By Cora Beyer
Many students at Red Lion High School look forward to attending Mini-THON each spring. As a chair of this year’s Mini-THON, it is encouraging to know that students are excited to participate in the games and activities of our event. As a Four Diamonds Child, however, Mini-THON holds a different meaning.
The summer after my fifth birthday, my parents noticed a significant decrease in my appetite and an increase in my thirst. My need to drink superseded all else.
Confused and worried, my parents took me to many doctors, but no one could understand the cause of my symptoms.
I went for seven months only drinking and not eating. At the age of five, I barely weighed 25 pounds.
Finally, I went to a feeding therapist. After meeting a few times, he didn’t feel I had an eating disorder and ordered an MRI of my brain. The MRI showed a mass in my brain, attached to my pituitary gland.
The damage the mass inflicted on this gland was caused by an uncommon disorder called Diabetes Insipidus or DI. This means that I am unable to control my water. I have to take medication several times a day to control it.
After I went to an oncologist, it was decided that I would need a brain biopsy. Through the biopsy, I learned that I have a rare cancer, Langerhans Cell Histiocytosis or LCH.
By Taylor Resh
Students, parents and even some teachers seem to hate it. It can take an average of 13 percent of a student’s day. It’s the cause of fights, anxiety, stress, and a lack of physical activity.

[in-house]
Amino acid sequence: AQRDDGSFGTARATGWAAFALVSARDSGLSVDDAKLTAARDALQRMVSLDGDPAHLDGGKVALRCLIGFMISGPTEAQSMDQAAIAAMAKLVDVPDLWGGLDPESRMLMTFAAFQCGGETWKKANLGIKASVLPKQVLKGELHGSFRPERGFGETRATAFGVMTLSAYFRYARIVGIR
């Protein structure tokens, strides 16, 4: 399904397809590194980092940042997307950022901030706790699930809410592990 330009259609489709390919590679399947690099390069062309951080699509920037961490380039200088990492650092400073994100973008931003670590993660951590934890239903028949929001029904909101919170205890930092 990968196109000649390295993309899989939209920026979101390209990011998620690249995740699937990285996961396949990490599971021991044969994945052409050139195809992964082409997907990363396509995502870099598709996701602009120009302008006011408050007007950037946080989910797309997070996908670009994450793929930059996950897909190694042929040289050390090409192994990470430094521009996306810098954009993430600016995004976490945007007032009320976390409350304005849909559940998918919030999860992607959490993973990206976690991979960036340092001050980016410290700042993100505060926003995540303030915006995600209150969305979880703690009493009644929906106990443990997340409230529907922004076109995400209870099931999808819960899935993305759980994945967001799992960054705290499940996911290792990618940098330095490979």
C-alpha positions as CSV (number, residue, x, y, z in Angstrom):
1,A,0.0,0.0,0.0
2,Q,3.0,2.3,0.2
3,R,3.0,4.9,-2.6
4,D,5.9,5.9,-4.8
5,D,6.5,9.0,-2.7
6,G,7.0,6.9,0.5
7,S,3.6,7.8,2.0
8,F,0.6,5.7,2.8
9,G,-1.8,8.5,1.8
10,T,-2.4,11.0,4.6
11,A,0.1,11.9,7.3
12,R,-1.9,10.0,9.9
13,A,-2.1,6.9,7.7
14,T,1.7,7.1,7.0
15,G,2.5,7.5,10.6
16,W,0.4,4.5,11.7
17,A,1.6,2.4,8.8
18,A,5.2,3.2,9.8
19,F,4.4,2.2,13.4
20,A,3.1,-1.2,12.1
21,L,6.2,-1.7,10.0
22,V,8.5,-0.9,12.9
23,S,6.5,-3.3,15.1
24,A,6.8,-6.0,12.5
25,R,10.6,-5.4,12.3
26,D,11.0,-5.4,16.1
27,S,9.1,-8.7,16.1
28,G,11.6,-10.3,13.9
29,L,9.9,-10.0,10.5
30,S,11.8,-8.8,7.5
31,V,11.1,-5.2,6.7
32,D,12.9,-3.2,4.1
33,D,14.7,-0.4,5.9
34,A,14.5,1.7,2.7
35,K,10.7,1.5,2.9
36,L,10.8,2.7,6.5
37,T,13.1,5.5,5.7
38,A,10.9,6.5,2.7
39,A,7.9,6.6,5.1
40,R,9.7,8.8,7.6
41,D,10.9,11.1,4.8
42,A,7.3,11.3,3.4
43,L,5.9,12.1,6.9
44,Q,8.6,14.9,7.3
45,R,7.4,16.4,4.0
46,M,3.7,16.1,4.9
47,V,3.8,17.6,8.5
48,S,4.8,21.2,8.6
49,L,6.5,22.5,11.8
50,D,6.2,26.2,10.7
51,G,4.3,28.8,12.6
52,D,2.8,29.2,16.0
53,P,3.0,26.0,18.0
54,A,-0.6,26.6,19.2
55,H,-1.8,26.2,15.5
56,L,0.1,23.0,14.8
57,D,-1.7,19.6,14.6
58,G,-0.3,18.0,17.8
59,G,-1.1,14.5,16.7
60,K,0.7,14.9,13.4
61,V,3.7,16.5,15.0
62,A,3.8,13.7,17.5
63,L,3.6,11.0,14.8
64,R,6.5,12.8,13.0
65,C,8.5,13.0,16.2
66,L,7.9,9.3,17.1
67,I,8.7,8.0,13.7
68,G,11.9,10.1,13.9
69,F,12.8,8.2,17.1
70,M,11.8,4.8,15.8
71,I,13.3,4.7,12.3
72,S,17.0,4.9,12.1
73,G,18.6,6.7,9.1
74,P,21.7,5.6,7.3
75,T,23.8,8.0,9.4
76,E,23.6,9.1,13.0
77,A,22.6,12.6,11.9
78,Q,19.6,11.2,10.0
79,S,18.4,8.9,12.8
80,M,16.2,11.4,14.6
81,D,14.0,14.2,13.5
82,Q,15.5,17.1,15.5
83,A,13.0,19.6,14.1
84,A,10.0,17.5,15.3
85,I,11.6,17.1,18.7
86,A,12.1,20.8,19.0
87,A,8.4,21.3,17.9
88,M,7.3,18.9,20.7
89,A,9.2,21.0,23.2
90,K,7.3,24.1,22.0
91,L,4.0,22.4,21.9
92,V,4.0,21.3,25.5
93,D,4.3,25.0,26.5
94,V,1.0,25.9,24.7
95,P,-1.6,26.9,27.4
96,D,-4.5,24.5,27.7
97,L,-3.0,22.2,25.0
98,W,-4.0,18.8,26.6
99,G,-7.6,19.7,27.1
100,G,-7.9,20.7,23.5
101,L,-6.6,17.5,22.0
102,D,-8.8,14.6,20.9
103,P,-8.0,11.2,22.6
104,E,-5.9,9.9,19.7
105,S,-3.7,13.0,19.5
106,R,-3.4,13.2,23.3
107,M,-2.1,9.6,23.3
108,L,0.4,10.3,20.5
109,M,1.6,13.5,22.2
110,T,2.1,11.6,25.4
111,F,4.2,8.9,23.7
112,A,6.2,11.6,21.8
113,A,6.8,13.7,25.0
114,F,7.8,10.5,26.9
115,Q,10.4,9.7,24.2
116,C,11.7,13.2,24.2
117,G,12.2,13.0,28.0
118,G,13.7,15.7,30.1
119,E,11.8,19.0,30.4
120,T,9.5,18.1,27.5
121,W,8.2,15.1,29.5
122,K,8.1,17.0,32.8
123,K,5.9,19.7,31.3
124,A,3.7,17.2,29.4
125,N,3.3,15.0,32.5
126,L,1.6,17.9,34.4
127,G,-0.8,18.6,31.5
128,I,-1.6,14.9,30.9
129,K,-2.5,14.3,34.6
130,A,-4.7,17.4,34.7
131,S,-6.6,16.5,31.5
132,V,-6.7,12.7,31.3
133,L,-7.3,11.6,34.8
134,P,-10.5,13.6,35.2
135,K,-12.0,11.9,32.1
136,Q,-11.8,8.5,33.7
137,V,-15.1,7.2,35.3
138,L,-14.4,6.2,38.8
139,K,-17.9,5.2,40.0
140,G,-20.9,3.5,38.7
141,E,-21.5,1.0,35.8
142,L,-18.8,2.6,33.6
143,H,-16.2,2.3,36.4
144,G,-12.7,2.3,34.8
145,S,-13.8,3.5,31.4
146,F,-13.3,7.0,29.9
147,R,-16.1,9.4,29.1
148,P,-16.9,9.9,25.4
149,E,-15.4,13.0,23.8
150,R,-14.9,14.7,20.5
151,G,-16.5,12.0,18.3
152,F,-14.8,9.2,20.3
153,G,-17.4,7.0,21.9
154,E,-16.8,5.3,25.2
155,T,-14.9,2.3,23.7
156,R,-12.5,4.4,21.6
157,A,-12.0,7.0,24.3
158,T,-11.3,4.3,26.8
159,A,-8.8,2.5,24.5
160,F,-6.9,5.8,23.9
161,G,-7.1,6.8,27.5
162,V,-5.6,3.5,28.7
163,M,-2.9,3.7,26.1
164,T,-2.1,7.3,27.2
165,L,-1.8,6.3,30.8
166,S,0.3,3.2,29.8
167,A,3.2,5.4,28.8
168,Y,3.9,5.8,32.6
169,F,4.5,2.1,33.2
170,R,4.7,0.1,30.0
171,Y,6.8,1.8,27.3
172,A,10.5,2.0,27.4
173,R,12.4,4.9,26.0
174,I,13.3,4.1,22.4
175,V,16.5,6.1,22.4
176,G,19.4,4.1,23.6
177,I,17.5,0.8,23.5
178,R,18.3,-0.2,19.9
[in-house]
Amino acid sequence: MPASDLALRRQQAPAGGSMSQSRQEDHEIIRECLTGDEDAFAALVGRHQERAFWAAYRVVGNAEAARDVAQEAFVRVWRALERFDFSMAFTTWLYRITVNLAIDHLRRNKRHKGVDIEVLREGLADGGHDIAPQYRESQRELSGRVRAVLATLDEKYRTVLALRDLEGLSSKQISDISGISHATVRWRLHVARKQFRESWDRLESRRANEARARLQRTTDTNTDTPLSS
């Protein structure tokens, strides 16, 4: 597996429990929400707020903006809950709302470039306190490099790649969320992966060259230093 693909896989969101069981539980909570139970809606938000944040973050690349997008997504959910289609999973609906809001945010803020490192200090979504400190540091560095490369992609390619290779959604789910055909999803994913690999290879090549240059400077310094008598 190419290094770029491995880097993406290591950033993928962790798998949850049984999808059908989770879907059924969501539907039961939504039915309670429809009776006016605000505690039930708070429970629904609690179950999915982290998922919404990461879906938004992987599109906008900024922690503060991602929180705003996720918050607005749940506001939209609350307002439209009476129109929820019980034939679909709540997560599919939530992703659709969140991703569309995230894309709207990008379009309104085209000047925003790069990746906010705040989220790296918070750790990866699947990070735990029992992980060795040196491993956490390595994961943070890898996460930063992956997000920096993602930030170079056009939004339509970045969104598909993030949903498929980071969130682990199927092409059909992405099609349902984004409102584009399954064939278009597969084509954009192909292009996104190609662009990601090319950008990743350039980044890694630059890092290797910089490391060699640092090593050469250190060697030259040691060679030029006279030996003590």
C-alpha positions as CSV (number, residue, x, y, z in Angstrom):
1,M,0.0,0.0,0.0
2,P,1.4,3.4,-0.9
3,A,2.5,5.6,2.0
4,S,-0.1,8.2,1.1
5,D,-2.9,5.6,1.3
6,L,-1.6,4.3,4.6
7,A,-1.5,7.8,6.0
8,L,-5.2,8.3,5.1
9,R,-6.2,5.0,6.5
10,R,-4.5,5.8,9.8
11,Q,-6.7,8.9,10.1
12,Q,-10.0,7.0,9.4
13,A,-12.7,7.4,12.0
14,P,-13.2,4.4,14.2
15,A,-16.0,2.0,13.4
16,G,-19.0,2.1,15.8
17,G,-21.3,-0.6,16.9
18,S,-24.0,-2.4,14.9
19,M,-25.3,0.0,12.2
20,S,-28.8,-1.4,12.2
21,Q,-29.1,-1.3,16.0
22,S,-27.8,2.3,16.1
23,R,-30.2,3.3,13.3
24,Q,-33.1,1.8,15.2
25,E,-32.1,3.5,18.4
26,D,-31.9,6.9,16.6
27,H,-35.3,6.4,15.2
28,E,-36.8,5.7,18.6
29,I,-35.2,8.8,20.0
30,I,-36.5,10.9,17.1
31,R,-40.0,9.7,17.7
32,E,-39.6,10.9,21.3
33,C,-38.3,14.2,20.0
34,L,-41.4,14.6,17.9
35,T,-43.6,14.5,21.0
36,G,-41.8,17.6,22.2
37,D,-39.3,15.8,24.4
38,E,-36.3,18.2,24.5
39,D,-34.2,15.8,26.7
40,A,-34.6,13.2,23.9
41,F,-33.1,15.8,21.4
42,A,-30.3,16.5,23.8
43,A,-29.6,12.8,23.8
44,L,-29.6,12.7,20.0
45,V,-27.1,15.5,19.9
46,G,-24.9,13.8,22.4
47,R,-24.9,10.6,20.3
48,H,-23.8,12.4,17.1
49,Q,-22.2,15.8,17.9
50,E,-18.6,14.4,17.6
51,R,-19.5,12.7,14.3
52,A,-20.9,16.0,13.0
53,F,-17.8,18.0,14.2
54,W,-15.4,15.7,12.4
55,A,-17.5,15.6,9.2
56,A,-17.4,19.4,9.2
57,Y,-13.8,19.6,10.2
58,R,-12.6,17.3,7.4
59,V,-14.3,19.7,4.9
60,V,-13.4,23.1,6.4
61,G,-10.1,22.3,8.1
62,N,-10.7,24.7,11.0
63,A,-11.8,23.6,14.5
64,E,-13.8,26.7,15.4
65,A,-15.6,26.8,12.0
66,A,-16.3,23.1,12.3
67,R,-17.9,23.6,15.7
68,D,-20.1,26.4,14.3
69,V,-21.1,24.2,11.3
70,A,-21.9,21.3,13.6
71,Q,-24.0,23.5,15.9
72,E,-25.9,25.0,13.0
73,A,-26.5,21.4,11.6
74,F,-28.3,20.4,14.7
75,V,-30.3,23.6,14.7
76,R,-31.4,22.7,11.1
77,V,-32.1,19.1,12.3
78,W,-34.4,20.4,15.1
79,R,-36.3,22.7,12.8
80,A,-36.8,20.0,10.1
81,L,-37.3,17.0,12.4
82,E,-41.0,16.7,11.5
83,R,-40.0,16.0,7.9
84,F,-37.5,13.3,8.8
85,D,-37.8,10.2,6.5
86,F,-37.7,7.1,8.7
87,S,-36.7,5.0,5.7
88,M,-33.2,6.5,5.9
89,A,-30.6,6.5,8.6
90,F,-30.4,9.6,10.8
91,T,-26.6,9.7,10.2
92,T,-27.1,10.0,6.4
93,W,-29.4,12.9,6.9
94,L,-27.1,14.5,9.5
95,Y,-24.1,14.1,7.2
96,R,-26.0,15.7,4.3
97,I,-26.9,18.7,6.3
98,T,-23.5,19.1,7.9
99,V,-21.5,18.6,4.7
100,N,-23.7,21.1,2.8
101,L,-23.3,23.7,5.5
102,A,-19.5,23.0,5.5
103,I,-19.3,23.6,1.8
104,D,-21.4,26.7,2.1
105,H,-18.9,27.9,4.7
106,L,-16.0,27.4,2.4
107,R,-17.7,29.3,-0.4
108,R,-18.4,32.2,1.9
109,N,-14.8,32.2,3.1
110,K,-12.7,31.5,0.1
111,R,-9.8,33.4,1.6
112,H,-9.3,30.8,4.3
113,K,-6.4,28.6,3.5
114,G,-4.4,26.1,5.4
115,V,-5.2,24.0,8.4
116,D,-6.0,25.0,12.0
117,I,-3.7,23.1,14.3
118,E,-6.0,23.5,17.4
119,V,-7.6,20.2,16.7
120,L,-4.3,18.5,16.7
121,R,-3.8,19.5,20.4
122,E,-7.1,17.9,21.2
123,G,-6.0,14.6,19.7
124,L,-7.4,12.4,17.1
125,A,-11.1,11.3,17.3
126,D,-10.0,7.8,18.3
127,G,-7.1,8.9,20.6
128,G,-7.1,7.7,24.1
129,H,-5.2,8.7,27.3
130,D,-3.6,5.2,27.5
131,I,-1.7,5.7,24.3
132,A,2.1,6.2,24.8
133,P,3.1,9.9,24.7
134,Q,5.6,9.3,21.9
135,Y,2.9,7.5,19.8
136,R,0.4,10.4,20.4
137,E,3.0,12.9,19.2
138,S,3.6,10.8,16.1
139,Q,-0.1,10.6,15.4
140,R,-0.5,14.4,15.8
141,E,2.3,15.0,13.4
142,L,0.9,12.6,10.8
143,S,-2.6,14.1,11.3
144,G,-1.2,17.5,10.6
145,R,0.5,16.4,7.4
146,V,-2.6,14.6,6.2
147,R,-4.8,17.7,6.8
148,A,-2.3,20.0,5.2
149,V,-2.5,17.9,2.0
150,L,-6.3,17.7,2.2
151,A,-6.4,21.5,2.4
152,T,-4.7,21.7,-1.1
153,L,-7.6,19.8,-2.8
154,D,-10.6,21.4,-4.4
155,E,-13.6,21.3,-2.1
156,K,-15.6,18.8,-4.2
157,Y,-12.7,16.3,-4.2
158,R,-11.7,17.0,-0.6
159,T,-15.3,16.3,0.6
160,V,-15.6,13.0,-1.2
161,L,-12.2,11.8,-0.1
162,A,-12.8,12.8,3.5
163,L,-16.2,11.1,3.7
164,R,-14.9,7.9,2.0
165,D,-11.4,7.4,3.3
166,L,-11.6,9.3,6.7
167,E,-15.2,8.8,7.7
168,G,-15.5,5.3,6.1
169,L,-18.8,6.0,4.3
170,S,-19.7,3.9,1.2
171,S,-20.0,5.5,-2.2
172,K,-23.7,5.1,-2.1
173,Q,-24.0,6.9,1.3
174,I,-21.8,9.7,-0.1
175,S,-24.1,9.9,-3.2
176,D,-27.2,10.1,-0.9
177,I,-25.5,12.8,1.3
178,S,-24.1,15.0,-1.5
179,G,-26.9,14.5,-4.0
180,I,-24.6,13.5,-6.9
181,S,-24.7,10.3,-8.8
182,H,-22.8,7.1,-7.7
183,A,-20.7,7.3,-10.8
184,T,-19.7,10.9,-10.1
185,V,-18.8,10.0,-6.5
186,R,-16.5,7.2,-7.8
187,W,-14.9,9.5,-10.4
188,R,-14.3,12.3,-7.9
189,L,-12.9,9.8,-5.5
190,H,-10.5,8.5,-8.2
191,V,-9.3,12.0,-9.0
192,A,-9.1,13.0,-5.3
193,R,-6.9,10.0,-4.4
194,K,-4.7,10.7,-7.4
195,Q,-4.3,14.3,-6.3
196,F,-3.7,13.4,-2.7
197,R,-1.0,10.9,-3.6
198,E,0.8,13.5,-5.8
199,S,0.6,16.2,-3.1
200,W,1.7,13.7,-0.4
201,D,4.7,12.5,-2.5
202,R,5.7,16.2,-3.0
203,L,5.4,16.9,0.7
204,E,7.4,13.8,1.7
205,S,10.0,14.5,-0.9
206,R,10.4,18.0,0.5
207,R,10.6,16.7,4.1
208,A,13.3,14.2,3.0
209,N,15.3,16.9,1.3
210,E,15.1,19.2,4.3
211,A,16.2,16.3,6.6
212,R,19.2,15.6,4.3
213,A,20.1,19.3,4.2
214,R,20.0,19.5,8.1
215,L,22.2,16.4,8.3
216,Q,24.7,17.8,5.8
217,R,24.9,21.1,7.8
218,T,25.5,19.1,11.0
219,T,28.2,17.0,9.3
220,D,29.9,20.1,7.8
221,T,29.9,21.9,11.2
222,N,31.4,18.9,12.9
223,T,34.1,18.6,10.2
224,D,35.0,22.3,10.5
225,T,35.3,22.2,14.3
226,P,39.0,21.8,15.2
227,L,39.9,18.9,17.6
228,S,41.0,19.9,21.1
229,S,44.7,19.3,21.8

It’s homework. And it’s unnecessary.
Homework tires students out which results in them not getting enough sleep for the next day of school. This sleeplessness also limits their physical activity resulting in students being unhealthy.
By Austin Kelly
John is a typical high school football player. He’s muscular, because he works out with the team several times a week. One day during practice, he was missing blocks and was always a step behind his teammates.
John’s teammates use supplements before workouts and he doesn’t.
Now John has a question: “Should I take supplements or not?”
Many student athletes are facing this same question, but they get mixed messages about the risks and benefits of taking a regiment of supplements.
By Julia Adams
In 2014, a single occurrence of measles turned into over 300 unvaccinated people catching the disease, the biggest outbreak of measles in 20 years.
Many parents around the U.S. have been deciding not to vaccinate their children. It is believed that the reliability of the vaccines in comparison to their possible side effects isn’t proportional. It’s also believed that such diseases that vaccines protect against don’t exist anymore and that being vaccinated isn’t necessary.